the structure and tone of the utterance.

Thus, as a rule governed phenomenon, code-switching cannot be applied at


any place within the utterance. There is a tendency to switch at boundaries of

5
major syntactic categories, such as noun phrase, verb phrase, and prepositional
phrase (Sridhar& Sridhar 1980; Poplack, 1979). However, if the two languages
involved in code-switching differ with respect to the order of placement of
items, switching is not allowed between these items. In Arabic, for example, an
adjective modifier of noun usually, is placed after the modified noun, while in
English the case is extremely the opposite. This means that adjective + noun
combination are always spoken in L1. Therefore, speakers do not produce
code-switching which may involve similar situations.

II. The study:


In the following case-study, I shall try to analyze a transcribed extract
excerpted from a tape recorded conversation which takes place among three
Arabs. Two of them are students at BZU and the third is a Palestinian-
American studying Arabic in the Palestinian Arabic Studies Program at BZU
as well. The Palestinian-American and student ‘1’ have spent enough longer in
the USA than student ‘2’ who has never left the West Bank except to visit her
relative for a short duration in Jordan. The three of them speak both Arabic and
English quite fluently. The former, being their native language, is their medium
for communication; the latter, being a second language, serves as an auxiliary
vehicle to which they frequently switch. The setting is S.I.’s apartment. The
data have been covertly
Obtained, and I have played the role of the participant observer all through. To
be honest, I had to reveal the whole process at the end of the recoding.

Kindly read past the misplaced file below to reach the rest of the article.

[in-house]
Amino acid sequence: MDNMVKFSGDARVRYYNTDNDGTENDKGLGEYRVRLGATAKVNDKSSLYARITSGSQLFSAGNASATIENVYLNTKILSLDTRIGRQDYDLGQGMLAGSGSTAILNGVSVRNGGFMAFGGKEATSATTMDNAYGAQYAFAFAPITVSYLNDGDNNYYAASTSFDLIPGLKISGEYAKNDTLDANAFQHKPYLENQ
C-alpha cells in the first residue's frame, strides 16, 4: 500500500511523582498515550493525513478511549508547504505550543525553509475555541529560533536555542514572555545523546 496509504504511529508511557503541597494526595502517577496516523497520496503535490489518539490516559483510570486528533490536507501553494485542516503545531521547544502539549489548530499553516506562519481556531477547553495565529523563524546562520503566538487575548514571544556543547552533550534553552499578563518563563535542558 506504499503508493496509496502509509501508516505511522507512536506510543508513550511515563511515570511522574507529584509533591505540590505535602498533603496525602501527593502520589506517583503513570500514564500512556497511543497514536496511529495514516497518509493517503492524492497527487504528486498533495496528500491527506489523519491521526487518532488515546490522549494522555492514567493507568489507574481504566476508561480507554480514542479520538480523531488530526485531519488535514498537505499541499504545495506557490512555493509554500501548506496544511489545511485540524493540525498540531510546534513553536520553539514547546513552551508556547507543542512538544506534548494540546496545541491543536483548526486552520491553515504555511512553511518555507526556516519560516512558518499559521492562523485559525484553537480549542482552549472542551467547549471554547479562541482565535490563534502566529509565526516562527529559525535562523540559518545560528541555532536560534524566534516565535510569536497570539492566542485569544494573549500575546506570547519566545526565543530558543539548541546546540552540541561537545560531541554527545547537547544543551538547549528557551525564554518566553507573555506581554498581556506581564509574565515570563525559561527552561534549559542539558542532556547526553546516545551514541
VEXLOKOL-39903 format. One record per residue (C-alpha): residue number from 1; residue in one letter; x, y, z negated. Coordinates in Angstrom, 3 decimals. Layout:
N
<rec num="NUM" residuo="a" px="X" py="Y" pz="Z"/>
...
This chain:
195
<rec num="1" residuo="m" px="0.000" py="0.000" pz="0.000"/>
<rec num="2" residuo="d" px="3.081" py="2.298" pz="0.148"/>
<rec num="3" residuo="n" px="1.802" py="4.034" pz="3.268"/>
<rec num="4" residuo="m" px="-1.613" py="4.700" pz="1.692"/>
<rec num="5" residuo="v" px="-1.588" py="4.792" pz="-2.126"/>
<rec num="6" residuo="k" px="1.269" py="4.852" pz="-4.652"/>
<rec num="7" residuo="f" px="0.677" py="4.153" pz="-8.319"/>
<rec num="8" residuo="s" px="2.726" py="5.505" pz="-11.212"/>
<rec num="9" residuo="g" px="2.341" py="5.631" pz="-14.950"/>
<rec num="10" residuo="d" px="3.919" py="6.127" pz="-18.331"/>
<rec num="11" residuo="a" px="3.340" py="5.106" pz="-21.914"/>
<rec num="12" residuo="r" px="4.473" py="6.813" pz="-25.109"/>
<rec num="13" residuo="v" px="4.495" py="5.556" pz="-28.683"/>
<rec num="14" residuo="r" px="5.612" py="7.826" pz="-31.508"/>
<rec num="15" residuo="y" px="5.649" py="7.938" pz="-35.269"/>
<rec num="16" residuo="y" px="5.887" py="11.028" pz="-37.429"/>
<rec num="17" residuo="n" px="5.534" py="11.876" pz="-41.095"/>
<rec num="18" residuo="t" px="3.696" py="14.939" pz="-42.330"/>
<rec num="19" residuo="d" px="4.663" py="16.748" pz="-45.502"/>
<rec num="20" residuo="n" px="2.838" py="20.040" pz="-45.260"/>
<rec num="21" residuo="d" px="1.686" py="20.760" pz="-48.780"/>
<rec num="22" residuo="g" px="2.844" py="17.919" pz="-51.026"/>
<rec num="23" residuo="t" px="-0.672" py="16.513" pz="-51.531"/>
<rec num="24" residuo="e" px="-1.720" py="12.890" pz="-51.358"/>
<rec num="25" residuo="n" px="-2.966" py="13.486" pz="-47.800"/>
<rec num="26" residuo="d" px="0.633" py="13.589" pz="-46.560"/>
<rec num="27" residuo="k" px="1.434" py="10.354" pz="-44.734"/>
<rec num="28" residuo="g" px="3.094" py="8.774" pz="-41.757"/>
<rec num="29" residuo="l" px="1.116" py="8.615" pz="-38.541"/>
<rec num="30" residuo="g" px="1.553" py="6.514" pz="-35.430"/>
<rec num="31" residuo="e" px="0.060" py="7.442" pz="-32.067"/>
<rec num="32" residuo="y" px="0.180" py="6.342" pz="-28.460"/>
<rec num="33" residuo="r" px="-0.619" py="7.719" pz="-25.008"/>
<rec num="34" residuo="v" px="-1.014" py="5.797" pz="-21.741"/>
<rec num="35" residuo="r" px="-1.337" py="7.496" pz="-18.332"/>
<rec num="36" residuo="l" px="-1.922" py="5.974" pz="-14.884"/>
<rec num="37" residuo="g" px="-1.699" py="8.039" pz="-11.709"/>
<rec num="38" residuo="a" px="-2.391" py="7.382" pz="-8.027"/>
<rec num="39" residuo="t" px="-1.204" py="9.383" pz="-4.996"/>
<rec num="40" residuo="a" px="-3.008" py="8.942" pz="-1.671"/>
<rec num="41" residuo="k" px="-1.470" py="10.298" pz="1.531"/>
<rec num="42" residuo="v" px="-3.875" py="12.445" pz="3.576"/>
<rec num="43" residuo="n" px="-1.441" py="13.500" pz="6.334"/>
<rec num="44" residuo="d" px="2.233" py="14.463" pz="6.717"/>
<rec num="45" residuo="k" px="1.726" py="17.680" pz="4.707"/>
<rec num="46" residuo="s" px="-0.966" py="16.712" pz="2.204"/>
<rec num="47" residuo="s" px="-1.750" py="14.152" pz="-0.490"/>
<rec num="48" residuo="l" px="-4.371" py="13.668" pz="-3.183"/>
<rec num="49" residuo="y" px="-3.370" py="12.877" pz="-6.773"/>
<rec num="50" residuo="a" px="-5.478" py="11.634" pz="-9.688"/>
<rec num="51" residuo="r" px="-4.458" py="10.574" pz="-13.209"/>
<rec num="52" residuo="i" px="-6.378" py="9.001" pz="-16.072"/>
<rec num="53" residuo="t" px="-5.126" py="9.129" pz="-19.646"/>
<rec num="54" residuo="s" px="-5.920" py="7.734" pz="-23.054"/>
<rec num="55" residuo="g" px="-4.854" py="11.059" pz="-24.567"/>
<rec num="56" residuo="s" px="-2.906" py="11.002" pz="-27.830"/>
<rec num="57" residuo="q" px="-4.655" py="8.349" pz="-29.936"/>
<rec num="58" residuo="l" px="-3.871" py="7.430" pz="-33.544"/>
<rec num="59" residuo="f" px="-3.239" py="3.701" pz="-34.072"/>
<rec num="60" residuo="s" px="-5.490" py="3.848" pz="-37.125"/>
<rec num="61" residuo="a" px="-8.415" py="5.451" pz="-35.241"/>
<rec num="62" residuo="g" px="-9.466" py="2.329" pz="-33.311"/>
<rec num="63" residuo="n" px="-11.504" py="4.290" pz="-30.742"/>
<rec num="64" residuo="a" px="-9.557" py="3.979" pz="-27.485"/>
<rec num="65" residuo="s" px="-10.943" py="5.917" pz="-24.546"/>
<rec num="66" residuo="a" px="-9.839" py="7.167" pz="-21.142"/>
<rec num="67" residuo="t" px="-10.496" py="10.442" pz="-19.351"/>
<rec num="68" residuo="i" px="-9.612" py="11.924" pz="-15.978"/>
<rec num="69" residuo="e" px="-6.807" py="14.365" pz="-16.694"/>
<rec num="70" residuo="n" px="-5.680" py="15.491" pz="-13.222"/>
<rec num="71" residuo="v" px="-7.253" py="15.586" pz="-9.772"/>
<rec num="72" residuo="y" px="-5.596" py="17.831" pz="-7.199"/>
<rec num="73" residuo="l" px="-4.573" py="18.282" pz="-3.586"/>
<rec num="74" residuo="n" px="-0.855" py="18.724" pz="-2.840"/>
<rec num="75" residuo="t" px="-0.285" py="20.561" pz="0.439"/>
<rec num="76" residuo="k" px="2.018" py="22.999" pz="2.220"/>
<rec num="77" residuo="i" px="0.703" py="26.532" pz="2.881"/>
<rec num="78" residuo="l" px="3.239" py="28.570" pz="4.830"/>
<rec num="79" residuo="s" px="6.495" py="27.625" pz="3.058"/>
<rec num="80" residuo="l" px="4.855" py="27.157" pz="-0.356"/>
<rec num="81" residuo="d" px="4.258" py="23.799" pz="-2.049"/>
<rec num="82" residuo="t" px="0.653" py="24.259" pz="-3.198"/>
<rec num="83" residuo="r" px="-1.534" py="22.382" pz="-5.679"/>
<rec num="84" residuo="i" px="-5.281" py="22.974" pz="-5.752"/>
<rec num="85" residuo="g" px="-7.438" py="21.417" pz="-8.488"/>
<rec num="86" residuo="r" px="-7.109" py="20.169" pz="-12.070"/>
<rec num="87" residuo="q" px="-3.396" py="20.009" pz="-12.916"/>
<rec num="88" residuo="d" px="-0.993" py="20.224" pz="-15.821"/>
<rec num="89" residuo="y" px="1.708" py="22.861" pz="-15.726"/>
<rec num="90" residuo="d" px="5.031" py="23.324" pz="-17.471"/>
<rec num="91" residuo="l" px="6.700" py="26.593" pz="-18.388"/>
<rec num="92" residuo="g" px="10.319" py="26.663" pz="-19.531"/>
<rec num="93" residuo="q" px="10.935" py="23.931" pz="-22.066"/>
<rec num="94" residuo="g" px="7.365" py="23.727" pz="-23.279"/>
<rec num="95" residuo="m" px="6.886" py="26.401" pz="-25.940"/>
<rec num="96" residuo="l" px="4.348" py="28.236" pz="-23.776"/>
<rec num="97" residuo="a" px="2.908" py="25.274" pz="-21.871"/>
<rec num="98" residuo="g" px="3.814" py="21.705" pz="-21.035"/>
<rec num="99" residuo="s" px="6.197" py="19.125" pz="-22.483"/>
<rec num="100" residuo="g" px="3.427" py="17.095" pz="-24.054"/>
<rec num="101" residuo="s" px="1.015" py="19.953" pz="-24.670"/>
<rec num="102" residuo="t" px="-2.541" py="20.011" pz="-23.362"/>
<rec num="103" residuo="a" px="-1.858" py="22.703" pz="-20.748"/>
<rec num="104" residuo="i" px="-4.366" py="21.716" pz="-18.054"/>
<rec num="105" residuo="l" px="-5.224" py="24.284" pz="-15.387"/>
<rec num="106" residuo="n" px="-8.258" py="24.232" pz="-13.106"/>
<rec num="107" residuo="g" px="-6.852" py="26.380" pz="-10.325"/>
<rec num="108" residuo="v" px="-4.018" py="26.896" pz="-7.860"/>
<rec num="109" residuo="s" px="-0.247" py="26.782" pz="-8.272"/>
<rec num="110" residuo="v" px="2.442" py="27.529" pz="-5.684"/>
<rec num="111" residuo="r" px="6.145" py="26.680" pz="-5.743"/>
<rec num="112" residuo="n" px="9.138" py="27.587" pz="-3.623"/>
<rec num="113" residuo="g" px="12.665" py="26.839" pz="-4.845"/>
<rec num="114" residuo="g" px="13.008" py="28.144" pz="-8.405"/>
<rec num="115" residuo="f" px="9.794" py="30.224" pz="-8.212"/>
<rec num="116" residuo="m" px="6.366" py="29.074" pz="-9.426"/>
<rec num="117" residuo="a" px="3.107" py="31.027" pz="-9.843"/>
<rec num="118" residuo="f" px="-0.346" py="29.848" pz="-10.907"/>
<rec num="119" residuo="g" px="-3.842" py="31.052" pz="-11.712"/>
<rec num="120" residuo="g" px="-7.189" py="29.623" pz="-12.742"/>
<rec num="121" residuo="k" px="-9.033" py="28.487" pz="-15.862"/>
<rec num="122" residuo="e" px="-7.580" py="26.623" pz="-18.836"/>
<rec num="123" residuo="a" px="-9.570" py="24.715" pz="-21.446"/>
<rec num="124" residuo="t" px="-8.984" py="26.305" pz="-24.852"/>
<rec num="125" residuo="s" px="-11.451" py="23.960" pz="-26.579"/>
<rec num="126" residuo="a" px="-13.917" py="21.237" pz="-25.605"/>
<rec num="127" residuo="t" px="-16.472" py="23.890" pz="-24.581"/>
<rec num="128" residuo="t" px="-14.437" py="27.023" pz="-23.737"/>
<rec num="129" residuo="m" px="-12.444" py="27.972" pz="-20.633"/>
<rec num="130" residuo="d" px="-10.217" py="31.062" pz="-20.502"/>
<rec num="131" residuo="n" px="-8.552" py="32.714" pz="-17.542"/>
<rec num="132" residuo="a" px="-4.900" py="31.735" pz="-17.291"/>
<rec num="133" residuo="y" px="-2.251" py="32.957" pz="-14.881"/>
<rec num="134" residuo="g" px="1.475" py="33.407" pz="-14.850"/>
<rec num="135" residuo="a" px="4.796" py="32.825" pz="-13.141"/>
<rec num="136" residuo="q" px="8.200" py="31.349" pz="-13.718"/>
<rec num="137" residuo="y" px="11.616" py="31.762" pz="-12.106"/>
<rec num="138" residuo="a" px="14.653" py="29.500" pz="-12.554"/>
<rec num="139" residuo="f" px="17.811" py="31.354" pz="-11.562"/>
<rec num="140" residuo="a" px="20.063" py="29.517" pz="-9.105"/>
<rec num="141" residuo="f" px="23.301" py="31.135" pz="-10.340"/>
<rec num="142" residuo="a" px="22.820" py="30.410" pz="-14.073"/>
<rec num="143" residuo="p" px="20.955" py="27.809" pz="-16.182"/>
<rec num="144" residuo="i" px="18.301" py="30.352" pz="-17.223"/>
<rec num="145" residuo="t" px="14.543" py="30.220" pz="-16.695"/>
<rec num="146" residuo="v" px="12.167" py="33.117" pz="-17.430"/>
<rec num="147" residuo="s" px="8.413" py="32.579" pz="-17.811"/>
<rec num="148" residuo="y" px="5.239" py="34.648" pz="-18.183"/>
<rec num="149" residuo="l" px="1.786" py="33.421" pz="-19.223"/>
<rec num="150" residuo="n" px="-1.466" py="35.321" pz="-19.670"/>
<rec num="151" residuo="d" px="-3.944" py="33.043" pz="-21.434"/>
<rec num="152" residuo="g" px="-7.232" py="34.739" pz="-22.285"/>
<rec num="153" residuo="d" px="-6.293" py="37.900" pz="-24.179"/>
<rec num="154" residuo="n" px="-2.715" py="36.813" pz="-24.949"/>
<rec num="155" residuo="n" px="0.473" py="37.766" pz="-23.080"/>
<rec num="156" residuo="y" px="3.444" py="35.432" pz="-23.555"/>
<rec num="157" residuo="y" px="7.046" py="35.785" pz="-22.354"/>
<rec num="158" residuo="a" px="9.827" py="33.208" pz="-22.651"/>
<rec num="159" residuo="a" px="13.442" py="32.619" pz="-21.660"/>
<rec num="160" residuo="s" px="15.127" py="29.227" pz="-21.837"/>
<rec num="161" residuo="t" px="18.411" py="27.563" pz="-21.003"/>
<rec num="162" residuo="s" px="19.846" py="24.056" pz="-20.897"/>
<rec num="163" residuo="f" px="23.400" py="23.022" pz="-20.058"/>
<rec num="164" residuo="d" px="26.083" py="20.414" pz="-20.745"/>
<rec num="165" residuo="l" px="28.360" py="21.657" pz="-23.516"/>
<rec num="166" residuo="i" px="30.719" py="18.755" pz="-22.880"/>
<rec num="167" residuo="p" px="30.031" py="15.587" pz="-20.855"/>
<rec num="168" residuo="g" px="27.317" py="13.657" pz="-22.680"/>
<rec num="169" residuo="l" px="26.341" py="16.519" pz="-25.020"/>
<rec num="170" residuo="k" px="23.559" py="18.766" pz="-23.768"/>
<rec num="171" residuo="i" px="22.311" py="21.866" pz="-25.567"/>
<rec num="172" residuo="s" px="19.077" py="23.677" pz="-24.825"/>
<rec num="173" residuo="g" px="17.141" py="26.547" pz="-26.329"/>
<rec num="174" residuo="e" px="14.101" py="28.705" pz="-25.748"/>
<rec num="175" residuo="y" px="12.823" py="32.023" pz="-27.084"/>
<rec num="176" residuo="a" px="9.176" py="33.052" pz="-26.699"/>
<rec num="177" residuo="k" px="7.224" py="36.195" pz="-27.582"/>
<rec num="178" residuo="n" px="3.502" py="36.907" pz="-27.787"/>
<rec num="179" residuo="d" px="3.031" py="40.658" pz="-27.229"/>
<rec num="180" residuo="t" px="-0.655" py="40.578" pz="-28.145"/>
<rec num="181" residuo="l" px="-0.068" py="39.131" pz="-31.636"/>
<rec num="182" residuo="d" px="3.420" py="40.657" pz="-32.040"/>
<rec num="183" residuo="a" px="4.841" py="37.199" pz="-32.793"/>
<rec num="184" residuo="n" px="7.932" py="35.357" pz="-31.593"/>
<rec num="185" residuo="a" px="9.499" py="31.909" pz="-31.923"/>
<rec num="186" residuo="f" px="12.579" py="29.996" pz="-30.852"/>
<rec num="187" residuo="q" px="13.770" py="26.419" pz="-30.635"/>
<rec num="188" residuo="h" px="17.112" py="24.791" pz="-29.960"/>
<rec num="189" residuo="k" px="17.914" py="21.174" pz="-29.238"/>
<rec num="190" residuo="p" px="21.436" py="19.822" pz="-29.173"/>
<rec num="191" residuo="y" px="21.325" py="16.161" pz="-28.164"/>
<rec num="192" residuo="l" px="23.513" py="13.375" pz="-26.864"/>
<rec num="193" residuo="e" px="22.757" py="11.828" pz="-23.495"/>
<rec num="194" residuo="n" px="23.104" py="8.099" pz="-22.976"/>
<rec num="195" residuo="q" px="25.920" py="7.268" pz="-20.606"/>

Consequently, I have been requested to delete every word after transcribing the
extract which I am going to use for this project.

III. Definitions of Code Switching:


There are different definitions for code switching suggested by researchers,
for example Gemperz’s (1982, p. 59), defined code switching as “the
juxtaposition within the same speech exchange of passages of speech
belonging to two different grammatical systems of subsystems." Myers-
Scotton's (2006, p. 239) general definition of code switching is “the use of two
languages varieties in the same conversation”. A related concept to code
switching is code mixing. Researches often distinguish between the two terms.

6
One of the differences between the two terms is the way each of them is used
as proposed by Muysken (2000) in that code switching is used for cases in
which the two codes maintain their monolingual features, while code- mixing
is used for cases where there is some convergence between the two languages.
On the other hand, Myers-Scotton (1993) differentiates between the two terms,
stating that code switching occurs when bilinguals alternate between two
languages during one interaction with another bilingual person while code
mixing is the use of words, affixes, phrases and clauses from more than one
language within the same sentences. In this study a frequent occurrence of
code switching is evident in the context of the normal conversations between
English and Arabic among students on Birzeit University campus and in online
chatting, in which English is the common foreign language for the students.

I. Data Analysis:
1. Quantitative Categorization
In analyzing the data, I have adopted basic statistical computations
presented in simple tables that are meant to serve as concrete references to be
consulted while reading this paper. The statistics used in this project also shed
light on the quantitative analysis of code-switching in conversations of Arab
students who study at universities, a situation that may quantitatively vary if